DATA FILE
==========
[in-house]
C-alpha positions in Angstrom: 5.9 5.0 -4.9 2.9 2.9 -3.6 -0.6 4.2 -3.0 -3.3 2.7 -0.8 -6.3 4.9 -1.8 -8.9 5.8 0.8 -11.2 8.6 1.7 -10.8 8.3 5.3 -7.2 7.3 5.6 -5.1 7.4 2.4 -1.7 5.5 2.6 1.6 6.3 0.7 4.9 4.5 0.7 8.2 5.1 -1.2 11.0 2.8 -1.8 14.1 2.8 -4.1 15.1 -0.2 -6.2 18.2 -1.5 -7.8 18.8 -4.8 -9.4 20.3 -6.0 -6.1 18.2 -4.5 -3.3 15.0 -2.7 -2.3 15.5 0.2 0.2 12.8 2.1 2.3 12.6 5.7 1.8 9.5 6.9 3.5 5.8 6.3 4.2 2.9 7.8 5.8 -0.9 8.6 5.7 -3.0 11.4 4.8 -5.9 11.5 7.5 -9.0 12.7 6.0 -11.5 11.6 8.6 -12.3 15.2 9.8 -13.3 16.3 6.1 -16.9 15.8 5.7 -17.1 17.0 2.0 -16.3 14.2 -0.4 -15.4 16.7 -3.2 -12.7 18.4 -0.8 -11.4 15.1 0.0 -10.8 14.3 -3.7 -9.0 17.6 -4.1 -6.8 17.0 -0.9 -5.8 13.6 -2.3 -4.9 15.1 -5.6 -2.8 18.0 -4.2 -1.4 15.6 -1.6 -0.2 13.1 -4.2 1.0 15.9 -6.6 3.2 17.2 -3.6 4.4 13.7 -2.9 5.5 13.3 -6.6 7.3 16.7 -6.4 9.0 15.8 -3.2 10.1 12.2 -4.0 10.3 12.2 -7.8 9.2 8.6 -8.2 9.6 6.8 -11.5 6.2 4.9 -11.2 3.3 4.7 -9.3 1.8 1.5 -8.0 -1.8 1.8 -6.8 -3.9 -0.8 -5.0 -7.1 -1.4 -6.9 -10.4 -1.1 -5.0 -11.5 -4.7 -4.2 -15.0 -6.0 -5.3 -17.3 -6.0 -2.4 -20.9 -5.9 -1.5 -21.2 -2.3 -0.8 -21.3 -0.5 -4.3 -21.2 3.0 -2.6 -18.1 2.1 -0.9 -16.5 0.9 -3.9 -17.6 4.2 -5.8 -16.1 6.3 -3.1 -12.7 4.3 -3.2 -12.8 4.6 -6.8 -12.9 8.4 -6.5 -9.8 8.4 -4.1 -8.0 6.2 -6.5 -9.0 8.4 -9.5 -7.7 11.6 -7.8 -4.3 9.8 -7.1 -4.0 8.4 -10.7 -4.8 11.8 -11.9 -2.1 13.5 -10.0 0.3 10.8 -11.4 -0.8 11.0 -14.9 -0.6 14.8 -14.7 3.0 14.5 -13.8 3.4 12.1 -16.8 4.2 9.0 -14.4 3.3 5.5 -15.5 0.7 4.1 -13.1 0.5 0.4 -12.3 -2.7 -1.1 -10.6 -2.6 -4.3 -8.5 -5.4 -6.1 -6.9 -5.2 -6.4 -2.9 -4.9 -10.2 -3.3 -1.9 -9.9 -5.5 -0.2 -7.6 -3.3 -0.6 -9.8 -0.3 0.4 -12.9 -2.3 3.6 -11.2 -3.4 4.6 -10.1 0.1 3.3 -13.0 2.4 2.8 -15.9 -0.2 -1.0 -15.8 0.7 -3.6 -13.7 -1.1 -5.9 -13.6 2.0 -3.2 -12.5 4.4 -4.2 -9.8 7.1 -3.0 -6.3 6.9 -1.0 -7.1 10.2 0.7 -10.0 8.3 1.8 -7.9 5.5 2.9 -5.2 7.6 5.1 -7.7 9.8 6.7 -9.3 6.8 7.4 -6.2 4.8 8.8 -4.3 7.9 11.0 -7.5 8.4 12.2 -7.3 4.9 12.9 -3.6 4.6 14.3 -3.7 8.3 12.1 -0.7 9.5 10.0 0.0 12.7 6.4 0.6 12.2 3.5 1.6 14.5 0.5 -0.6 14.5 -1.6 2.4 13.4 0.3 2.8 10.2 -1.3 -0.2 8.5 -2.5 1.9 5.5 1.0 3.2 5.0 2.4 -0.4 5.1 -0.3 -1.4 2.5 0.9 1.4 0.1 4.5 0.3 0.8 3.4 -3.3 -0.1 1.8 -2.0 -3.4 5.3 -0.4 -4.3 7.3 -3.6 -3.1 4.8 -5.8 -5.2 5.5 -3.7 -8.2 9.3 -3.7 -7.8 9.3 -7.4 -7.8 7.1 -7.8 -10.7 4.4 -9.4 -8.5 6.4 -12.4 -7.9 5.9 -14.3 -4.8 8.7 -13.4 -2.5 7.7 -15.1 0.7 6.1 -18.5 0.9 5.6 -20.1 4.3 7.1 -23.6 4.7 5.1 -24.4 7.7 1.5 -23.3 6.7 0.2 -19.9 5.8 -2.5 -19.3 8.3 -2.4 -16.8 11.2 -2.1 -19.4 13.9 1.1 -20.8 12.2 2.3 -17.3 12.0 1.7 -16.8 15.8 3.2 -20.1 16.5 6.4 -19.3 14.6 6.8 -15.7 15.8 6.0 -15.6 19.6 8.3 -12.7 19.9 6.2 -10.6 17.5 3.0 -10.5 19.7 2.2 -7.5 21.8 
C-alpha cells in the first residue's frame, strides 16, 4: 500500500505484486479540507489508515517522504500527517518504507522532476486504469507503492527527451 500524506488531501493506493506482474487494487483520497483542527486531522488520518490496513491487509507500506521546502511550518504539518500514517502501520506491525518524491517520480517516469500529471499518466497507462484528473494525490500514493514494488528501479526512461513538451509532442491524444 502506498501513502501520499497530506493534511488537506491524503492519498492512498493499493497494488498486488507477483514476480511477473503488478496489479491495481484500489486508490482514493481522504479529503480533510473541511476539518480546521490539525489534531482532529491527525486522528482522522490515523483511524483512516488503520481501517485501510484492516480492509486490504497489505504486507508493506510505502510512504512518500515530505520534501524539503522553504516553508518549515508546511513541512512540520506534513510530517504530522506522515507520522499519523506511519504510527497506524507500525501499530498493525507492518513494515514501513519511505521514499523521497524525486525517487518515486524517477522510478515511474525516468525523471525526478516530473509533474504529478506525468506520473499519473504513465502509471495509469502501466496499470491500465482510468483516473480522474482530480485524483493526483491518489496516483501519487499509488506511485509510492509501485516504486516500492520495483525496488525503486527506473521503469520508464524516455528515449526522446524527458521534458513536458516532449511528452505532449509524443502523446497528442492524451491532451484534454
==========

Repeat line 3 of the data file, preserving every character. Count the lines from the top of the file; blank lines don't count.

C-alpha cells in the first residue's frame, strides 16, 4: 500500500505484486479540507489508515517522504500527517518504507522532476486504469507503492527527451 500524506488531501493506493506482474487494487483520497483542527486531522488520518490496513491487509507500506521546502511550518504539518500514517502501520506491525518524491517520480517516469500529471499518466497507462484528473494525490500514493514494488528501479526512461513538451509532442491524444 502506498501513502501520499497530506493534511488537506491524503492519498492512498493499493497494488498486488507477483514476480511477473503488478496489479491495481484500489486508490482514493481522504479529503480533510473541511476539518480546521490539525489534531482532529491527525486522528482522522490515523483511524483512516488503520481501517485501510484492516480492509486490504497489505504486507508493506510505502510512504512518500515530505520534501524539503522553504516553508518549515508546511513541512512540520506534513510530517504530522506522515507520522499519523506511519504510527497506524507500525501499530498493525507492518513494515514501513519511505521514499523521497524525486525517487518515486524517477522510478515511474525516468525523471525526478516530473509533474504529478506525468506520473499519473504513465502509471495509469502501466496499470491500465482510468483516473480522474482530480485524483493526483491518489496516483501519487499509488506511485509510492509501485516504486516500492520495483525496488525503486527506473521503469520508464524516455528515449526522446524527458521534458513536458516532449511528452505532449509524443502523446497528442492524451491532451484534454